Motor Neuron Disorder (MND) is a fatal neuromuscular disease in which most patients do not survive after 2 to 5 years of diagnosis. Some common types of degenerative diseases are progressive muscular atrophy (PMA), progressive bulbar palsy (PBP), and primary lateral sclerosis (PLS). The motor neuron degenerate disease spreads from upper and lower motor neuronal damage, leading to a degeneration of motor pathways, thus causing paralytic effects in patients. Two drugs, riluzole, and edaravone are currently approved by FDA for the treatment of MND and recent developments in underlying pathophysiologic processes have led to the development of numerous therapeutic investigations. Here, we discuss the therapies that are currently suggested by medical professionals and the experimental alternative stem cell therapy for MND.
In 1995, FDA approved the glutamate antagonist riluzole as the first treatment for MND. Riluzole exerts an inhibitory action on the release of glutamate to inactivate sodium channels. In some patient studies, riluzole demonstrated a significantly higher 12-month survival and lower muscle strength deterioration for MND patients. Adverse effects of the drug included asthenia, spasticity, and mild aminotransferase level increase in the patient’s body.
Another FDA-approved MND drug, Edaravone, is an antioxidant and free radical scavenger that has been reported to reduce excess oxidative stress and cell death. The phase 3 trials for this drug showed that there is no indication of its effectiveness in a wider population of MND patients. A second trial of the drug showed functional improvement in MND patients. Although patients had mixed reactions to the drug, edaravone acts by supposedly preserving function and delaying motor deterioration, specifically during early intervention. The most frequent adverse effects were injection-site contusion, gait disturbance, and headache.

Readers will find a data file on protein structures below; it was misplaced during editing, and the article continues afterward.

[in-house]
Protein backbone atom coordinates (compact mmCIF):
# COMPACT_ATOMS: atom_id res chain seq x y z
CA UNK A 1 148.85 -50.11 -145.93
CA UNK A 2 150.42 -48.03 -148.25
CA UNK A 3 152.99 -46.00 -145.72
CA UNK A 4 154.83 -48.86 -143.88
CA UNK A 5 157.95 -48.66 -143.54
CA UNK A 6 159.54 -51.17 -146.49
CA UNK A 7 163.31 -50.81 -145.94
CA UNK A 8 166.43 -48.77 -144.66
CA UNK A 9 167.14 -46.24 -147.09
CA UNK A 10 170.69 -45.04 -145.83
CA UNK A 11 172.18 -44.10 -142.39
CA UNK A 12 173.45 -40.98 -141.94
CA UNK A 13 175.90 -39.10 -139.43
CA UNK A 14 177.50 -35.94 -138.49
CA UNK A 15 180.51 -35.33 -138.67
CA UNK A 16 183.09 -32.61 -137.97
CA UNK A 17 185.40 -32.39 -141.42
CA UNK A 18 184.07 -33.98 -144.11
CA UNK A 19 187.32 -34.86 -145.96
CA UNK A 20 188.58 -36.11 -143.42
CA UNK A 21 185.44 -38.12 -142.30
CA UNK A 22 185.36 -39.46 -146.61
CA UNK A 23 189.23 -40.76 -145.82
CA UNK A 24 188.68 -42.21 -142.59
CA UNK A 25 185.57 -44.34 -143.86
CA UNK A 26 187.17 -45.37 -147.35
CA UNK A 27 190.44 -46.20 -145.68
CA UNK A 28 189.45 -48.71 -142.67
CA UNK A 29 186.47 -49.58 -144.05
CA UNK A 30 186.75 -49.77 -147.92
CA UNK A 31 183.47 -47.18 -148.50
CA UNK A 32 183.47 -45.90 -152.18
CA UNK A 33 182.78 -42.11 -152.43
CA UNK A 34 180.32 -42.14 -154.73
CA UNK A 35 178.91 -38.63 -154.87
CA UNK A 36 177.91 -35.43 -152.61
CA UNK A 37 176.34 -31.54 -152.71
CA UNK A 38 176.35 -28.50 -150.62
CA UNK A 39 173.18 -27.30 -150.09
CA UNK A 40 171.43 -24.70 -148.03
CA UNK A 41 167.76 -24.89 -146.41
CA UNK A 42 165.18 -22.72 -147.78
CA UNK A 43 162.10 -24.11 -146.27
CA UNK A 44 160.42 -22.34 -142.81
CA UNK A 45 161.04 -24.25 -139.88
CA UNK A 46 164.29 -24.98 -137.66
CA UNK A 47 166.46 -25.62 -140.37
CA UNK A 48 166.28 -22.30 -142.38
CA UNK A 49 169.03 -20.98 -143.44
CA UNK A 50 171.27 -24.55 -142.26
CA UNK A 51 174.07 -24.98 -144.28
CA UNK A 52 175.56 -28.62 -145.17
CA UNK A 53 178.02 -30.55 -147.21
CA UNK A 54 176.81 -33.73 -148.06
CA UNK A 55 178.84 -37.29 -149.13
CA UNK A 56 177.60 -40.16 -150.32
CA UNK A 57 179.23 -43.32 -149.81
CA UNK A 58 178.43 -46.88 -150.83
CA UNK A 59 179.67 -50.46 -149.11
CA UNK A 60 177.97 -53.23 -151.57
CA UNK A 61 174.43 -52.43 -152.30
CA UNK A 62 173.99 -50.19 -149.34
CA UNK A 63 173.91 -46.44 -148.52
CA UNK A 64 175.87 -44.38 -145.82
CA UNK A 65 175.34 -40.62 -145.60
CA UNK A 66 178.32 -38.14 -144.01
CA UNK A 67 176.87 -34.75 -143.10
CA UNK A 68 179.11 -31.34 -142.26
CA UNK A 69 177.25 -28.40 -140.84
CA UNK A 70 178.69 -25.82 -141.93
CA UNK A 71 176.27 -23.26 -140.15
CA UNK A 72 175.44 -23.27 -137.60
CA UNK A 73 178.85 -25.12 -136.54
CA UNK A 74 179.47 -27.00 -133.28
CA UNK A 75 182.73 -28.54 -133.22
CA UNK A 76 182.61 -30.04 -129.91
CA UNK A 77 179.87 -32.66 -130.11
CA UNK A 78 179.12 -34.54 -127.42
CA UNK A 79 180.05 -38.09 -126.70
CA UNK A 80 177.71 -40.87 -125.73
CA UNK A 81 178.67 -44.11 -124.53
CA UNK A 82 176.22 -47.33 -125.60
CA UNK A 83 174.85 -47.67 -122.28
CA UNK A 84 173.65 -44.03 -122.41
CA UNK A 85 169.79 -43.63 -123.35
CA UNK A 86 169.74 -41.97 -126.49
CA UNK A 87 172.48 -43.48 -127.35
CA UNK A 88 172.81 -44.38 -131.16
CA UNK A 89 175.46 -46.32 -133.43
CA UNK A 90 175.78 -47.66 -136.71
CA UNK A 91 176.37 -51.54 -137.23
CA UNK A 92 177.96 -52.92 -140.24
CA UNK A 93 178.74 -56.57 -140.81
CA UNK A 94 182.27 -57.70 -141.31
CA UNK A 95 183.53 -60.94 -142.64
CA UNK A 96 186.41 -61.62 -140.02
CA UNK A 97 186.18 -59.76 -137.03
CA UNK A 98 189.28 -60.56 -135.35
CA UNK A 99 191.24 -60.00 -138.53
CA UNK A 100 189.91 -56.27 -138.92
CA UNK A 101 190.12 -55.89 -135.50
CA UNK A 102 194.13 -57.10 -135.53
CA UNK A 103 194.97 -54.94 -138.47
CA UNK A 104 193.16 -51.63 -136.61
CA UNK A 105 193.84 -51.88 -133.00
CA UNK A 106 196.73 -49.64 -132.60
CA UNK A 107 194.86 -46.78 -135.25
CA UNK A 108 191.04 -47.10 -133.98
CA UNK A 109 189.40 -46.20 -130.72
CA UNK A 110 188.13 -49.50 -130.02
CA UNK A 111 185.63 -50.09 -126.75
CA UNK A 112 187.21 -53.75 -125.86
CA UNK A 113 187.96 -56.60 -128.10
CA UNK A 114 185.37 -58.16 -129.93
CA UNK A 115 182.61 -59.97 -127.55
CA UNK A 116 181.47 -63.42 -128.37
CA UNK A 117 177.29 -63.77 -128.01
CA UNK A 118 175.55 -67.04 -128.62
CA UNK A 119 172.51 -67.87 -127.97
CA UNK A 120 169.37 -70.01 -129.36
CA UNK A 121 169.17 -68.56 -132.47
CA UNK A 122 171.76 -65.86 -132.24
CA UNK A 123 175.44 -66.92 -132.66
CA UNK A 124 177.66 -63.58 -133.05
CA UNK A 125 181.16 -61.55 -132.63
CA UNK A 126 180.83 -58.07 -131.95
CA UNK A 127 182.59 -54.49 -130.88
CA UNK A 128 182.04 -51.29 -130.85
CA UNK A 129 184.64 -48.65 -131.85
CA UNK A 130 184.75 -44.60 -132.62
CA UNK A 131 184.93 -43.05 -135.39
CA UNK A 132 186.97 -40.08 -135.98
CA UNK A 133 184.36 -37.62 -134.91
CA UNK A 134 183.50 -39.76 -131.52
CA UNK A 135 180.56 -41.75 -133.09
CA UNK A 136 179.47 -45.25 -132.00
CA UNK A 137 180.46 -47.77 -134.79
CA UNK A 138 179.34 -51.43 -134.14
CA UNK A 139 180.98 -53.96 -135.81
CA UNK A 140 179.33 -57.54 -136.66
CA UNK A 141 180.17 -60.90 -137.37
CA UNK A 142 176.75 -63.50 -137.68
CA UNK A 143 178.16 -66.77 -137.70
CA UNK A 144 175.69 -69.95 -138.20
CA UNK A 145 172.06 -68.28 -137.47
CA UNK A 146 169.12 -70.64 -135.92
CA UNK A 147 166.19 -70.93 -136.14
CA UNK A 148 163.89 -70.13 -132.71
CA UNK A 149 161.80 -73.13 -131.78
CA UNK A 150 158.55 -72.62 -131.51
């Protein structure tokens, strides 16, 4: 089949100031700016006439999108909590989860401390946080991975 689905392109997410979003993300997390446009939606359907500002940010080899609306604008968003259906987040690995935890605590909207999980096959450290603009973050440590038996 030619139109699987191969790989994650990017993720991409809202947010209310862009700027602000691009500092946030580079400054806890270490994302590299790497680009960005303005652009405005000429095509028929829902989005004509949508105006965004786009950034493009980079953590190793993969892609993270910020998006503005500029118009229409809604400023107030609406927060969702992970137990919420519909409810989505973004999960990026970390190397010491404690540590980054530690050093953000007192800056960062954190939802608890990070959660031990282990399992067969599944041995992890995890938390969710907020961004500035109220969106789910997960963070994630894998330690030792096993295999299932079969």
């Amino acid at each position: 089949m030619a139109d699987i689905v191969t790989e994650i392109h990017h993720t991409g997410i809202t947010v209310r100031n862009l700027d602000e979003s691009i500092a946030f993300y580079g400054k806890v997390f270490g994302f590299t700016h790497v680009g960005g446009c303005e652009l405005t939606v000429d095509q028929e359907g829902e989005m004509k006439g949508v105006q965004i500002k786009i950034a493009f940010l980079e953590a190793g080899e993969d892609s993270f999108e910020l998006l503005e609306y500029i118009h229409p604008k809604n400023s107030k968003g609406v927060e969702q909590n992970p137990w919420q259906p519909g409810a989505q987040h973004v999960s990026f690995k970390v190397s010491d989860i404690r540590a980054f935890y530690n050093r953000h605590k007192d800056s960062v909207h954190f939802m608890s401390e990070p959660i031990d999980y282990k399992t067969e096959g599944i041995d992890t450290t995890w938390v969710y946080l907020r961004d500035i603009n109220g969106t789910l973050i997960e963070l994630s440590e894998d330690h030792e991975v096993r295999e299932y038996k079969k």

Mesenchymal stem cells (MSC)-neurotrophic factor (NTF) cells
An investigational therapeutic venture is stem cell therapy for MND. Autologous bone marrow and adipose-derived mesenchymal stem cells have been currently in the experimental phase in MND clinical trials. Some researchers are also utilizing mesenchymal stem cells that are induced to secrete high levels of neurotrophic factors to improve neuroprotective function. Studies have shown that autologous MSCs is a safe treatment option for motor neuron disorder with significant improvements in MNDFRS-R and biomarker levels depicting anti-inflammatory and neuroprotective characteristics. Autologous mesenchymal stem cells in the treatment for MND have shown therapeutic benefit and even though they are in the experimental phase, have shown great benefits in pilot studies.
If you are looking for MND therapies and started understanding the role of alternative therapies like stem cell therapy, it is also important to realize that the treatment for MND is better boosted with regenerative rehabilitation therapies like physiotherapy and hyperbaric oxygen therapy. To know more regarding motor neuron disorder and its latest therapeutic practices, contact us at firstname.lastname@example.org for a free consultation.